Months of meetings between various transportation interests, including rivals, may be bearing a new railroad plan through the Orlando area that could clear tracks for long-sought expansions of both commuter rail locally and intercity high-speed rail.
The emerging plan, called the “Sunshine Corridor Program,” would extend SunRail commuter train service to Orlando International Airport and the Orange County Convention Center, and extend Brightline higher-speed intercity passenger rail service from the airport to Walt Disney World and then on to Tampa from there.
If a coalition of rivals solidifies, the plan could resolve sometimes bitter disputes over how Orlando could extend local rail service and become a pivot hub for high-speed intercity service connecting Miami, Orlando and Tampa. The end result could be a united push of state, local and major business interests all on the same team, for once.
The plan also could conceivably tap into billions of dollars of new federal infrastructure money soon to become available through the $1.2 trillion Infrastructure and Jobs Act approved by Congress last fall.
“There was a lot of: people taking positions and not talking to each other, but talking and yelling at each other. So I convened some meetings between the two parties and discussion about how we could resolve this,” said Orlando Mayor Buddy Dyer. “At the same time, the Congress passed the bipartisan infrastructure act. And as were having these discussions in November and December, it morphed a little bit, into, ‘With this money available from the federal government, now the time is right to think about taking SunRail both to the airport and on a west corridor to International Drive.
“Eventually Brightline decided that was a better route than what they had proposed,” Dyer said.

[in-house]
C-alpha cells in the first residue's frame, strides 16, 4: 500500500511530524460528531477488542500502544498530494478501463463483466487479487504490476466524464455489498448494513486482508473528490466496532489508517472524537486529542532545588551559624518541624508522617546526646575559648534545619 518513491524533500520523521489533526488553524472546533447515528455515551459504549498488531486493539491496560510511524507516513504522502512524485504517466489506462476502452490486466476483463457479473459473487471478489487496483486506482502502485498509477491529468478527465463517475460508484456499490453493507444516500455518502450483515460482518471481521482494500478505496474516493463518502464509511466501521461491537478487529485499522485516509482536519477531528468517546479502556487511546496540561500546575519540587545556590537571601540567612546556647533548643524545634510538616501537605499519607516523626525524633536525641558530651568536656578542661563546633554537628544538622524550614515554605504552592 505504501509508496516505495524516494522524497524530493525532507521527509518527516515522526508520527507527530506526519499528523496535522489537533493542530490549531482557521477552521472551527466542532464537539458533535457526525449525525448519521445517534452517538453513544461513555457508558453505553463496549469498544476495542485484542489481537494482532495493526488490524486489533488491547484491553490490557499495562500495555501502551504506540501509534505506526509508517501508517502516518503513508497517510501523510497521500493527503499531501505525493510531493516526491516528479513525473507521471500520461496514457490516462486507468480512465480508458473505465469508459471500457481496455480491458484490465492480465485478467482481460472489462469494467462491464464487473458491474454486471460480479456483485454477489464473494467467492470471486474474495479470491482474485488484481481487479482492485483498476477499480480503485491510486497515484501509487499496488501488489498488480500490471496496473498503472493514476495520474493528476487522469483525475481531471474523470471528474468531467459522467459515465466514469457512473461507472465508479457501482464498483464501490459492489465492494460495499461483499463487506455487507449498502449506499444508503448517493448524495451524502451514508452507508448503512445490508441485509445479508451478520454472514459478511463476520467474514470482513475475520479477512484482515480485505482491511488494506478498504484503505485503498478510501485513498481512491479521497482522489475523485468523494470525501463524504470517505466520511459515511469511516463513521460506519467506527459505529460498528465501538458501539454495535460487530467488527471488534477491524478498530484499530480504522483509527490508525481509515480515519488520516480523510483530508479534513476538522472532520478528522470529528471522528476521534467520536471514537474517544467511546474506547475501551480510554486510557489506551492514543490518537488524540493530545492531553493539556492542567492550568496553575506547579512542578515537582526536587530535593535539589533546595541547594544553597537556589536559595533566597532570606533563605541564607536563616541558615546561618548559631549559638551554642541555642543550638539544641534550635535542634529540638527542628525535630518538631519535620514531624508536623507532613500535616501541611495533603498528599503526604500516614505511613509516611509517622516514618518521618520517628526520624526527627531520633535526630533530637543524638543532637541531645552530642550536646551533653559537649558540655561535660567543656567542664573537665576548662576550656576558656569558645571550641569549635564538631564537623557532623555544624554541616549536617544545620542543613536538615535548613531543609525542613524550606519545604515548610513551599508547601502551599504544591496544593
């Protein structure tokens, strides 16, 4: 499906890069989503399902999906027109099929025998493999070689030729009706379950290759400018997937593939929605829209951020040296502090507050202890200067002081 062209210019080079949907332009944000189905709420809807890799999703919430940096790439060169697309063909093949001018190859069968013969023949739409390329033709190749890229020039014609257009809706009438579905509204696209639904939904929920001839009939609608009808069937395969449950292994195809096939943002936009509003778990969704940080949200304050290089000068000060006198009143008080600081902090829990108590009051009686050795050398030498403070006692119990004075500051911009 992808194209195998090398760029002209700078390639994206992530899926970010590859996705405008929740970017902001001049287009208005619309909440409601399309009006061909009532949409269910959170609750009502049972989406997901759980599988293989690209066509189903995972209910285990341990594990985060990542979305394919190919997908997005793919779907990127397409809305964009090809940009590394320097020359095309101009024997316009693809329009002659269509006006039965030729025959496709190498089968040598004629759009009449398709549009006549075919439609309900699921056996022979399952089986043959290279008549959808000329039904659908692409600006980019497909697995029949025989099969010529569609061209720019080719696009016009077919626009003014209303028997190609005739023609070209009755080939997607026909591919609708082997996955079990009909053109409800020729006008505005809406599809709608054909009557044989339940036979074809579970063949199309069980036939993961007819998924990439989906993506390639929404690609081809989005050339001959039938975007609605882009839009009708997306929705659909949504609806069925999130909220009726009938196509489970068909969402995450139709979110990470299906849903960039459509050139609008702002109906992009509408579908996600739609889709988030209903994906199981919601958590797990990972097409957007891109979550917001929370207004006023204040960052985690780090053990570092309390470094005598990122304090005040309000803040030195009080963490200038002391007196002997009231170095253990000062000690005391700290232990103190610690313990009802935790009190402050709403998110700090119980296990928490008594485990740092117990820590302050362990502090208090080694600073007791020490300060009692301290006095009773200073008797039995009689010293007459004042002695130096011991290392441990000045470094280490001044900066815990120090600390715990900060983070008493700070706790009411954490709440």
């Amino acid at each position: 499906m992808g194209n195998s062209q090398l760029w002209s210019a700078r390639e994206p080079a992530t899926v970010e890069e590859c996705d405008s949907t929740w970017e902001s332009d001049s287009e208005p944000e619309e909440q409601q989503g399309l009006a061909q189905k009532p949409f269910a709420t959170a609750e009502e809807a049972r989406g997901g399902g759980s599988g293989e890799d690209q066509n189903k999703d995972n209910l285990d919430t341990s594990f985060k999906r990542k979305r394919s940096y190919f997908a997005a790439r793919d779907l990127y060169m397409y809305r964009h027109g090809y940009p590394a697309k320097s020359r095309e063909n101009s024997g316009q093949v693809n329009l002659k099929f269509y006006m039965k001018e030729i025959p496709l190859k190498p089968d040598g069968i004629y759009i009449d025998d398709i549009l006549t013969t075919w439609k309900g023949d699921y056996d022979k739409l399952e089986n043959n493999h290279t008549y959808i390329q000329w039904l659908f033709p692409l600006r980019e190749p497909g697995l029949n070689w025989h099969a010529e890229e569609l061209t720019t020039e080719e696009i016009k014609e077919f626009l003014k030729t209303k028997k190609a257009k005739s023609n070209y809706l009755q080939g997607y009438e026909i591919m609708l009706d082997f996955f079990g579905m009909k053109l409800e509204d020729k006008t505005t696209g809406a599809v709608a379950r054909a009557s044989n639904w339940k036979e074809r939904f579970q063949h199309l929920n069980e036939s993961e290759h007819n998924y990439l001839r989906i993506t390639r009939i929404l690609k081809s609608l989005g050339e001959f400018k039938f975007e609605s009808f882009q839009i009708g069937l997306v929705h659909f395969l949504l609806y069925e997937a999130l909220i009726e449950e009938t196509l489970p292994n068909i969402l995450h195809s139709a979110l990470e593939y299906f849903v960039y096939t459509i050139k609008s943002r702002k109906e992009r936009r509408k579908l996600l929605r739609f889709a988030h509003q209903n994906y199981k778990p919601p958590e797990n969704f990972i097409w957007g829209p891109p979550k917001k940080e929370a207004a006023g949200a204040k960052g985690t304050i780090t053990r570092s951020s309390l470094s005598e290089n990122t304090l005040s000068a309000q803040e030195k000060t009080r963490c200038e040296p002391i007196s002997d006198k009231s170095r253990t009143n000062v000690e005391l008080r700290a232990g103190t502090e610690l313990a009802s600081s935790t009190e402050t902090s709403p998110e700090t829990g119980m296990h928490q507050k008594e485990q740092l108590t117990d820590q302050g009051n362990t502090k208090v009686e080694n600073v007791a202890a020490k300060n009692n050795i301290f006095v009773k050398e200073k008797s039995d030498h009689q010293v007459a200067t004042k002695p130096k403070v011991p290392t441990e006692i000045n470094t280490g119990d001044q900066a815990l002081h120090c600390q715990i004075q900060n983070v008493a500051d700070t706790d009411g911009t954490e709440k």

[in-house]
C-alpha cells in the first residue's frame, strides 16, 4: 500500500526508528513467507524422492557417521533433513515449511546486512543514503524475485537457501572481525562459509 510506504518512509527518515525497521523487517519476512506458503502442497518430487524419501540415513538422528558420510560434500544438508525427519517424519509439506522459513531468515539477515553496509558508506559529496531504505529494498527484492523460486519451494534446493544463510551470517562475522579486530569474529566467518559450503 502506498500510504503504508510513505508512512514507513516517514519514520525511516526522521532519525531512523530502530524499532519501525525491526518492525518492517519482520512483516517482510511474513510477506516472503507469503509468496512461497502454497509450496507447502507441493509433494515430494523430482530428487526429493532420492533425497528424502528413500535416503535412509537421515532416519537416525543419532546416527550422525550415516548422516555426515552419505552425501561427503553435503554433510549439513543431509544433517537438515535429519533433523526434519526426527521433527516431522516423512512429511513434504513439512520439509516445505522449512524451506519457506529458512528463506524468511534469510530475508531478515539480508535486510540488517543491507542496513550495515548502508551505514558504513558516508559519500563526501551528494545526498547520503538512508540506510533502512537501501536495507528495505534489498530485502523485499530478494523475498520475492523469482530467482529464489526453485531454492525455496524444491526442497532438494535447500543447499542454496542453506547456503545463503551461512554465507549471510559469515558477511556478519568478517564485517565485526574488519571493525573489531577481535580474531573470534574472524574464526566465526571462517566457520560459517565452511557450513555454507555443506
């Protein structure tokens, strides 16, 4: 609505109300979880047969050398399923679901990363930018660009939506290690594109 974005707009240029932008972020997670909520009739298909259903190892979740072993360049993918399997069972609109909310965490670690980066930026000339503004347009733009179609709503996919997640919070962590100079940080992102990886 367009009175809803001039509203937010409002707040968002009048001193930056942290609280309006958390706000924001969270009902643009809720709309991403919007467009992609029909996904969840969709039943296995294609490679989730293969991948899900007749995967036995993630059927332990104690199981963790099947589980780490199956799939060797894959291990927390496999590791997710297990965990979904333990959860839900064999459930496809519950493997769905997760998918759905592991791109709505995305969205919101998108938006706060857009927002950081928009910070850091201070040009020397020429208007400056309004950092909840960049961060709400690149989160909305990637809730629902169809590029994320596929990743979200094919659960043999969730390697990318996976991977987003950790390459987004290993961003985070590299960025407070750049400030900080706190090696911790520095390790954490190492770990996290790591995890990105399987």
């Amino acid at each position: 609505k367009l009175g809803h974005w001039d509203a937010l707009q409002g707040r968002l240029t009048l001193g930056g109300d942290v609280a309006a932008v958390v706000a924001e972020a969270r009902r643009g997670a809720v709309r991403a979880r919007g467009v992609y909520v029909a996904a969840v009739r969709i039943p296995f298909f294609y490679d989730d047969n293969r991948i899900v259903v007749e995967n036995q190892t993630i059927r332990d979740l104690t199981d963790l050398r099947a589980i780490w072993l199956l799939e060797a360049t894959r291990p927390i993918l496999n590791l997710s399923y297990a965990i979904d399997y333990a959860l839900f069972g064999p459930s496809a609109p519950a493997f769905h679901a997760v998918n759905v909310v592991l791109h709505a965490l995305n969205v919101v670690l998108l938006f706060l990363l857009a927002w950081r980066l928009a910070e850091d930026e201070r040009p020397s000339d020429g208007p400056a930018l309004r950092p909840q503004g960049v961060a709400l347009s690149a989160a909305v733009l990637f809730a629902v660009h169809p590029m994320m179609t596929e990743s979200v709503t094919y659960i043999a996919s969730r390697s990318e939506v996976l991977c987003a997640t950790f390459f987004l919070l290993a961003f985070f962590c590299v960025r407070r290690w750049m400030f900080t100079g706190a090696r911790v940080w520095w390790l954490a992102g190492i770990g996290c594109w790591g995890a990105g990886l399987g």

“This is the type of big vision project that Central Florida needs and one that will improve the quality of life for Central Floridians while ensuring an economic advantage for decades. Building momentum for a project of regional significance requires strong leadership and the backing of the entire community and we’re seeing that coming together in Central Florida,” said Christine Kefauver, senior vice president of corporate affairs for Brightline Trains
But the prospect of federal money could require urgent and perhaps even expedited planning and approvals to meet federal deadlines for that money.
On Monday, Orange County Mayor Jerry Demings wrote to a long list of community leaders spelling out some of the details and upcoming steps, and declaring “time is of the essence.”
Demings’ letter was a follow-up to the most recent meeting, which took place at the American Public Transportation Association office in Washington last week, and involved state and local transportation officials, and representatives of the private Brightline train service and major Orlando business interests.
“During the meeting, the group discussed various issues, such as routes, stops ridership, federal grant requirements, private funding, timeframe, costs, grant sponsorship and local community support,” Demings wrote. “The project has the potential to provide an east-west connection for SunRail desired by our residents, and solve a route issue for Brightline that has divided our community.”
Demings sent his letter Monday to officials of Orange County, Orlando, the Florida Department of Transportation (FDOT), the Orlando Economic Partnership, Brightline, Disney, Universal Parks and Resorts, and various transportation consultants.
Discussions are continuing with Disney.
His mention of a route issue that “divided our community” was a reference to the rival interests who have debated for decades about whether rail service connecting the Orlando airport should follow a northern corridor or follow a simpler, less expensive, but less community-oriented southern corridor. The northern path would run more or less along State Road 528 and link with the convention center, International Drive and the theme parks around there, including Universal and SeaWorld. The southern option would run along State Road 417 from the airport to Disney World.